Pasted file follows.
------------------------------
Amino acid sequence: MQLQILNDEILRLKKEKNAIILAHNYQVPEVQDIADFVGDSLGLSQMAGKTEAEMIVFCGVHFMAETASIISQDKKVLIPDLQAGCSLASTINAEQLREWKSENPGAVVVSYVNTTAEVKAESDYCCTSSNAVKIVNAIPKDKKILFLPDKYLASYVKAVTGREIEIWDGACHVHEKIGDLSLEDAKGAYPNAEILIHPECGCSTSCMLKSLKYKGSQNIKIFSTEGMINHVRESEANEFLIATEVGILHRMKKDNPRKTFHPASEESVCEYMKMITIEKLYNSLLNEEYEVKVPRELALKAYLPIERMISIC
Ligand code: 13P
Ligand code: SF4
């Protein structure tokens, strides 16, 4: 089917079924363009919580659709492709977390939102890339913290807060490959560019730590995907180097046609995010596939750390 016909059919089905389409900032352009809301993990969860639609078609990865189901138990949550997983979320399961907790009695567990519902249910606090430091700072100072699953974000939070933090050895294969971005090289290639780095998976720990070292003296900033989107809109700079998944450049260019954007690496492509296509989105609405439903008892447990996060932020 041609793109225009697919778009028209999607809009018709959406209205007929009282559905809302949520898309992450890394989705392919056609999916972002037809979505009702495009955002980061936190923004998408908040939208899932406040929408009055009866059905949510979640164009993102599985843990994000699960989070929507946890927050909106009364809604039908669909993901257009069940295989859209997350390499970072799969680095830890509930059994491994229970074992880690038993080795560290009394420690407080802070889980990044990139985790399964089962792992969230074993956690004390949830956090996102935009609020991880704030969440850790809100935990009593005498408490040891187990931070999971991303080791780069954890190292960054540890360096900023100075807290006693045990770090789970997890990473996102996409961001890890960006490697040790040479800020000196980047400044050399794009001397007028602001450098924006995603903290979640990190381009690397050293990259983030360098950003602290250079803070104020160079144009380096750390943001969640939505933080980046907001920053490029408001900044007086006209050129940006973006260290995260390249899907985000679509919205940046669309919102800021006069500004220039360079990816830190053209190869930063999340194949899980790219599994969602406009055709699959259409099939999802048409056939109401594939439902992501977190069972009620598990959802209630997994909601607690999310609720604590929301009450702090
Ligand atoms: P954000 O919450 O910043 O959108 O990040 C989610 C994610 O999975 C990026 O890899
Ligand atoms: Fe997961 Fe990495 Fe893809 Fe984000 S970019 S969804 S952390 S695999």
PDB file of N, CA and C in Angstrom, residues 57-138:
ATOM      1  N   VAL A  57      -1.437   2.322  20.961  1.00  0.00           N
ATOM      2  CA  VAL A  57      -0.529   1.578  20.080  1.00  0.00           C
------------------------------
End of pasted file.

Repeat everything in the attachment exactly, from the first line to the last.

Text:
Amino acid sequence: MQLQILNDEILRLKKEKNAIILAHNYQVPEVQDIADFVGDSLGLSQMAGKTEAEMIVFCGVHFMAETASIISQDKKVLIPDLQAGCSLASTINAEQLREWKSENPGAVVVSYVNTTAEVKAESDYCCTSSNAVKIVNAIPKDKKILFLPDKYLASYVKAVTGREIEIWDGACHVHEKIGDLSLEDAKGAYPNAEILIHPECGCSTSCMLKSLKYKGSQNIKIFSTEGMINHVRESEANEFLIATEVGILHRMKKDNPRKTFHPASEESVCEYMKMITIEKLYNSLLNEEYEVKVPRELALKAYLPIERMISIC
Ligand code: 13P
Ligand code: SF4
């Protein structure tokens, strides 16, 4: 089917079924363009919580659709492709977390939102890339913290807060490959560019730590995907180097046609995010596939750390 016909059919089905389409900032352009809301993990969860639609078609990865189901138990949550997983979320399961907790009695567990519902249910606090430091700072100072699953974000939070933090050895294969971005090289290639780095998976720990070292003296900033989107809109700079998944450049260019954007690496492509296509989105609405439903008892447990996060932020 041609793109225009697919778009028209999607809009018709959406209205007929009282559905809302949520898309992450890394989705392919056609999916972002037809979505009702495009955002980061936190923004998408908040939208899932406040929408009055009866059905949510979640164009993102599985843990994000699960989070929507946890927050909106009364809604039908669909993901257009069940295989859209997350390499970072799969680095830890509930059994491994229970074992880690038993080795560290009394420690407080802070889980990044990139985790399964089962792992969230074993956690004390949830956090996102935009609020991880704030969440850790809100935990009593005498408490040891187990931070999971991303080791780069954890190292960054540890360096900023100075807290006693045990770090789970997890990473996102996409961001890890960006490697040790040479800020000196980047400044050399794009001397007028602001450098924006995603903290979640990190381009690397050293990259983030360098950003602290250079803070104020160079144009380096750390943001969640939505933080980046907001920053490029408001900044007086006209050129940006973006260290995260390249899907985000679509919205940046669309919102800021006069500004220039360079990816830190053209190869930063999340194949899980790219599994969602406009055709699959259409099939999802048409056939109401594939439902992501977190069972009620598990959802209630997994909601607690999310609720604590929301009450702090
Ligand atoms: P954000 O919450 O910043 O959108 O990040 C989610 C994610 O999975 C990026 O890899
Ligand atoms: Fe997961 Fe990495 Fe893809 Fe984000 S970019 S969804 S952390 S695999």
PDB file of N, CA and C in Angstrom, residues 57-138:
ATOM      1  N   VAL A  57      -1.437   2.322  20.961  1.00  0.00           N
ATOM      2  CA  VAL A  57      -0.529   1.578  20.080  1.00  0.00           C